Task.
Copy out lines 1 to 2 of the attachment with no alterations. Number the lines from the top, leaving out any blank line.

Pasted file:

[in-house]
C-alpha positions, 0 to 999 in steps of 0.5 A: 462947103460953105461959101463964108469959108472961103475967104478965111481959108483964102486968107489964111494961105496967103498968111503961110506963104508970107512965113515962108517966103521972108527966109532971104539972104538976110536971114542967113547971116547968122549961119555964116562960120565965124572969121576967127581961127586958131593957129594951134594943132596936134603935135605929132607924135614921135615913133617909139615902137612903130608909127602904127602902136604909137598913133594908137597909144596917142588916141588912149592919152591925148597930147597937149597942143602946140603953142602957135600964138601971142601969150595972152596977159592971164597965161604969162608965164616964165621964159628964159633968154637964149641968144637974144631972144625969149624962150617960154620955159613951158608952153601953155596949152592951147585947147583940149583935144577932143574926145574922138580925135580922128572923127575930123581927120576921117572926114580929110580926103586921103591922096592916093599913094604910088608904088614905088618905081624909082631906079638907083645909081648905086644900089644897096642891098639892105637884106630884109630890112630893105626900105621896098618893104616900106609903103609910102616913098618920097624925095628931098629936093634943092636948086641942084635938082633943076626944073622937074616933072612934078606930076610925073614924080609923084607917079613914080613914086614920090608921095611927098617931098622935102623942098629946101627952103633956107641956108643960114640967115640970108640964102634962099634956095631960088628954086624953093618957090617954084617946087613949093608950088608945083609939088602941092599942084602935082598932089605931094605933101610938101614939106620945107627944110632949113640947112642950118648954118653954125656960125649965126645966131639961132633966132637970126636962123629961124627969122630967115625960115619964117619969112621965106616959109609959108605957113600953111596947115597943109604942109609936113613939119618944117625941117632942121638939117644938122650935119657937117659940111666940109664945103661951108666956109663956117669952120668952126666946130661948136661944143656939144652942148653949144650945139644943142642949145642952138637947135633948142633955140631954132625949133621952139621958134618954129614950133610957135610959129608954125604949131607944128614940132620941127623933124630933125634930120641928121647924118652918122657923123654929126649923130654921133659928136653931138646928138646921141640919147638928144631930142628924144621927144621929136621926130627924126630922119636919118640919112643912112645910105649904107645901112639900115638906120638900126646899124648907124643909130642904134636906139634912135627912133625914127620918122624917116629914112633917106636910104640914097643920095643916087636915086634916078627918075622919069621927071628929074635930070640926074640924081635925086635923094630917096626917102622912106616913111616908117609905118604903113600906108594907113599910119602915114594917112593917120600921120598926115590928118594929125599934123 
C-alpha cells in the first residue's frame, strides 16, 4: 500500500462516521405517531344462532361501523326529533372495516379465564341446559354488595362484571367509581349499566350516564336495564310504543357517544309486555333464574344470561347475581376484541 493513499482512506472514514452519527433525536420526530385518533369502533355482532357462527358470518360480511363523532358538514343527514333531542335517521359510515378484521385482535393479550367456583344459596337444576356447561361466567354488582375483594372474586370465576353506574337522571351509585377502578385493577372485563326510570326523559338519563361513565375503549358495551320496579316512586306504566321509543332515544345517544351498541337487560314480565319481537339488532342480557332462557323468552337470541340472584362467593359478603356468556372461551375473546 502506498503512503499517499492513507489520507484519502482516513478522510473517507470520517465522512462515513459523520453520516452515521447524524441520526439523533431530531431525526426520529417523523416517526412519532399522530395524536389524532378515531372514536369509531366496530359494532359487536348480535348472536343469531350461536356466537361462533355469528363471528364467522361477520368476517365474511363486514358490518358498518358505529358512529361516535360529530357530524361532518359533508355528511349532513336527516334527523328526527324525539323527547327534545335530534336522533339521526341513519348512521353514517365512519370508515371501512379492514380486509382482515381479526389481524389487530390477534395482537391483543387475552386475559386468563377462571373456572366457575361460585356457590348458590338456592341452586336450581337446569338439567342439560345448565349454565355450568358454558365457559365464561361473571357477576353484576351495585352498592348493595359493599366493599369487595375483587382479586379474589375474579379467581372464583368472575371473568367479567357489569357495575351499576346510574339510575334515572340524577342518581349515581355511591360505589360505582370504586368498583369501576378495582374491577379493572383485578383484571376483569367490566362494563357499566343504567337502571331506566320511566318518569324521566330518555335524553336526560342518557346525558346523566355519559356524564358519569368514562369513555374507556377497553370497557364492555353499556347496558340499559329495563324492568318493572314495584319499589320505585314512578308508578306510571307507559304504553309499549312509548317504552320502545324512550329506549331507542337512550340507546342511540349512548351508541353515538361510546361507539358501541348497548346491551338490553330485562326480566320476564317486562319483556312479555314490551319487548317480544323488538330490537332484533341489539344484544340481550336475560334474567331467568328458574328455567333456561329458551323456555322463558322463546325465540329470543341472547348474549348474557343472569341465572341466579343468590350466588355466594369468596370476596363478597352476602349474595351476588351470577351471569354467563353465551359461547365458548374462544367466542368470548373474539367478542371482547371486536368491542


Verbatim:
[in-house]
C-alpha positions, 0 to 999 in steps of 0.5 A: 462947103460953105461959101463964108469959108472961103475967104478965111481959108483964102486968107489964111494961105496967103498968111503961110506963104508970107512965113515962108517966103521972108527966109532971104539972104538976110536971114542967113547971116547968122549961119555964116562960120565965124572969121576967127581961127586958131593957129594951134594943132596936134603935135605929132607924135614921135615913133617909139615902137612903130608909127602904127602902136604909137598913133594908137597909144596917142588916141588912149592919152591925148597930147597937149597942143602946140603953142602957135600964138601971142601969150595972152596977159592971164597965161604969162608965164616964165621964159628964159633968154637964149641968144637974144631972144625969149624962150617960154620955159613951158608952153601953155596949152592951147585947147583940149583935144577932143574926145574922138580925135580922128572923127575930123581927120576921117572926114580929110580926103586921103591922096592916093599913094604910088608904088614905088618905081624909082631906079638907083645909081648905086644900089644897096642891098639892105637884106630884109630890112630893105626900105621896098618893104616900106609903103609910102616913098618920097624925095628931098629936093634943092636948086641942084635938082633943076626944073622937074616933072612934078606930076610925073614924080609923084607917079613914080613914086614920090608921095611927098617931098622935102623942098629946101627952103633956107641956108643960114640967115640970108640964102634962099634956095631960088628954086624953093618957090617954084617946087613949093608950088608945083609939088602941092599942084602935082598932089605931094605933101610938101614939106620945107627944110632949113640947112642950118648954118653954125656960125649965126645966131639961132633966132637970126636962123629961124627969122630967115625960115619964117619969112621965106616959109609959108605957113600953111596947115597943109604942109609936113613939119618944117625941117632942121638939117644938122650935119657937117659940111666940109664945103661951108666956109663956117669952120668952126666946130661948136661944143656939144652942148653949144650945139644943142642949145642952138637947135633948142633955140631954132625949133621952139621958134618954129614950133610957135610959129608954125604949131607944128614940132620941127623933124630933125634930120641928121647924118652918122657923123654929126649923130654921133659928136653931138646928138646921141640919147638928144631930142628924144621927144621929136621926130627924126630922119636919118640919112643912112645910105649904107645901112639900115638906120638900126646899124648907124643909130642904134636906139634912135627912133625914127620918122624917116629914112633917106636910104640914097643920095643916087636915086634916078627918075622919069621927071628929074635930070640926074640924081635925086635923094630917096626917102622912106616913111616908117609905118604903113600906108594907113599910119602915114594917112593917120600921120598926115590928118594929125599934123 